Two former Procter & Gamble employees are returning to their brand-building roots with a new business venture and have landed millions in funding in recent weeks to get the idea off the ground.
Sean Lee and Andy Cipra officially launched Cincy Brands in February. The company will look to acquire and grow high-potential “better-for-you” consumer brands, fueled by its recent partnership with Wilbur Labs, a San Francisco-based startup studio.
Cincy Brands declined to disclose the investment amount, but Lee said it was in the “many millions.” Cincy Brands will use the funds make acquisitions, build out its core team and invest in technology and infrastructure.
The company could announce its first deal by the end of the month, he said.
“We’re off to the races,” Lee told me. “We think it’s a great time with the surge in e-commerce. More brands are connecting with consumers but with supply chains challenges, and rapid growth, a lot of founders are saying, ‘To take my brand to the next level, this may be a great time for me to go and look for a partner, somebody who can take my vision and what I’ve created to the next level.’”
Cincy Brands, in a way, brings both full circle. The company will look to acquire upstart consumer goods brands in the ”better-for-you” space, which includes categories like health care, beauty care, home care, pet and baby.
Lee and Cipra initially met at P&G on the Iams pet food team. Combined, their brand work included Old Spice, Crest Whitestrips, Vicks and P&G Venture’s flagship brand Zevo, among others.
Lee, a 2020 Courier “Forty Under 40” awardee, left Procter in 2018 for a VP position at Pure Romance before rejoining Cipra to help build out Amify’s local office in 2019. Cipra, in between P&G and Amify, worked as VP of marketing and interim chief marketing officer for Dish Network in Colorado as well as in executive roles for several tech startups.
The two left Amify, an Amazon-as-a-service startup, last year to build Cincy Brands.
“We’re brand builders at heart,” Cipra said. “When I started at P&G, it was all about TV commercials and Walmart distribution. Today, the tools you need to connect with consumers, to manufacture your products, to go to market — it has changed dramatically, and it’s incredibly exciting as I look toward the future. We want to position ourselves right in the middle of that.”
To find deals, Lee said Cincy Brands is scouring the U.S. and Canada. Ideal acquisition targets should have a “bit of a loyal following” with around $1 million to $10 million a year in revenue.
“Maybe they sell on Amazon and have one niche brick-and-mortar customer, like an Urban Outfitters,” he said. Still successful, but considerably smaller than a P&G or Unilever would consider.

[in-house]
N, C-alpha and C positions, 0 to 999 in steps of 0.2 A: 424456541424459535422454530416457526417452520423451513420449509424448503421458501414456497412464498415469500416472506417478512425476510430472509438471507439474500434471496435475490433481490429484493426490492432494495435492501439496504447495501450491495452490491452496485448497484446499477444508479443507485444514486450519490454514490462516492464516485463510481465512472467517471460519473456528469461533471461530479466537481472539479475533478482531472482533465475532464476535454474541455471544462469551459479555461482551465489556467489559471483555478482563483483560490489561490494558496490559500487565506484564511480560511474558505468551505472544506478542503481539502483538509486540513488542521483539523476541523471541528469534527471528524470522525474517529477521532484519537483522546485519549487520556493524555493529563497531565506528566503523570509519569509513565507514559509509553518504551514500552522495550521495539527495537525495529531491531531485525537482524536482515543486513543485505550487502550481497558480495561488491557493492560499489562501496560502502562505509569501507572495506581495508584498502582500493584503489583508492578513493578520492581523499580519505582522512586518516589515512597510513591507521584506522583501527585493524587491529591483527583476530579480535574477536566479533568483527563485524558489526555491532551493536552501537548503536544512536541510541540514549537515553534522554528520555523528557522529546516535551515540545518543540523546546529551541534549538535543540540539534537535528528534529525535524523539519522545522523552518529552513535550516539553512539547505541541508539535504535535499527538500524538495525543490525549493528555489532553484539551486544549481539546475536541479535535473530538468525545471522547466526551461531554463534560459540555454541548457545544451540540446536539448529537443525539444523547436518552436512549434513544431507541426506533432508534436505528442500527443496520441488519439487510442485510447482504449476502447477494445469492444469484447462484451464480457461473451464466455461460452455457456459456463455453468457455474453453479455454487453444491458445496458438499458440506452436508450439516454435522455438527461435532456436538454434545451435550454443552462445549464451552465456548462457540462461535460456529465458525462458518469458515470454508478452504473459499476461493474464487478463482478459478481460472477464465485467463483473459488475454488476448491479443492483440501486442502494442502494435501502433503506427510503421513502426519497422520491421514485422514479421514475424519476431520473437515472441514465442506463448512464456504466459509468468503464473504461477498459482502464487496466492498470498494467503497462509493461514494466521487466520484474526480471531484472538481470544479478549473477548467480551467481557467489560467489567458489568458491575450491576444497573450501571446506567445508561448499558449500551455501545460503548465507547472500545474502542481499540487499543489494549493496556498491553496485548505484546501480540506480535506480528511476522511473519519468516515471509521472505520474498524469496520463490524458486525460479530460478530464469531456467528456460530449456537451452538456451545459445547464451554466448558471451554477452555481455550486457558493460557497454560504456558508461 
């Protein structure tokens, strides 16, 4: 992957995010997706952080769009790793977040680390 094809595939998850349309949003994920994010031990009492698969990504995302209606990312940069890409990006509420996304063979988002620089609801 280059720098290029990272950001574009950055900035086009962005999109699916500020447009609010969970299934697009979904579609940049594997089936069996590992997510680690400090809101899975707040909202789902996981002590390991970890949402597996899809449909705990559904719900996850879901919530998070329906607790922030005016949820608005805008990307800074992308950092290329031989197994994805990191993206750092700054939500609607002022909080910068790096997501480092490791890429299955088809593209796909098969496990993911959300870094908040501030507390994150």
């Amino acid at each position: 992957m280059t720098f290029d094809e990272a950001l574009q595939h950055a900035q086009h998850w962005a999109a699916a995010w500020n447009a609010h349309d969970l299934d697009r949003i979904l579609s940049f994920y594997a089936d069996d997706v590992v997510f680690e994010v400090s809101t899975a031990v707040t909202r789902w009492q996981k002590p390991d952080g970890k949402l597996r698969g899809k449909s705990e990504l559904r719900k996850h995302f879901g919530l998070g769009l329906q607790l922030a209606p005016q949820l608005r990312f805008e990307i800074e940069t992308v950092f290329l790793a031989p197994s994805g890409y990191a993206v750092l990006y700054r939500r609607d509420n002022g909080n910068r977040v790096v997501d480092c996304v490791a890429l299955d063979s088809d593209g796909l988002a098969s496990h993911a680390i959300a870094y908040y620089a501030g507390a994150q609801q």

“At (P&G) Ventures, when we talked about launching or acquiring brands, at a minimum they had to do $250M in revenue. There’s a ton of brands out there that are fantastic brands that may never do more than $100 million, but for a privately owned company that’s still fantastic.”
Cincy Brands promises a fast closing process and would inject capital and expertise needed to scale rapidly, hiring people with brand management, sales, e-commerce, product development and supply chain expertise — essentially doubling or triple the company’s bottom line.
Cincinnati is a ripe with the kind of talent needed to support the concept, Lee said.
“It’s not just the CPG (consumer packaged goods) talent that supports a Kroger or P&G, it’s the entire ecosystem: from contract manufacturers to operations people, to the design agencies that support it all. Some of the best talent in the world is here,” he said. “It’s as good, if not better, than what you see in New York or San Francisco or LA, where a lot of D2C (direct-to-consumer) venture-backed brands are being founded.
“We are building the consumer goods company of the future and doing it in Cincinnati. We believe the people are here to put that thesis to work,” Lee added.
Cincy Brands is currently headquartered at Over-the-Rhine’s Union Hall, but Lee said the team could move into new office space depending how its employee count grows.
Cincy Brands could add anywhere between five and 15 to its team as it finalizes acquisitions, he said. Wilbur Labs, as its capital and operational partner, will provide shared resources for finance/accounting, HR and marketing until the company can hire those functions.
Cincy Brands also plans to establish a warehousing presence. Cipra said the city’s location — within a two-days drive to most of the U.S. — is another strong suit.
“You can’t find a better place to start a company, standing on the back of the brand-building heritage of the region,” he said. “It’s something Sean and I have dreamed about from the first day we walked into P&G. To build a company around that idea and to bring amazing brands with amazing stories to life and bring them to more consumers is the kind of legacy we want to leave.”
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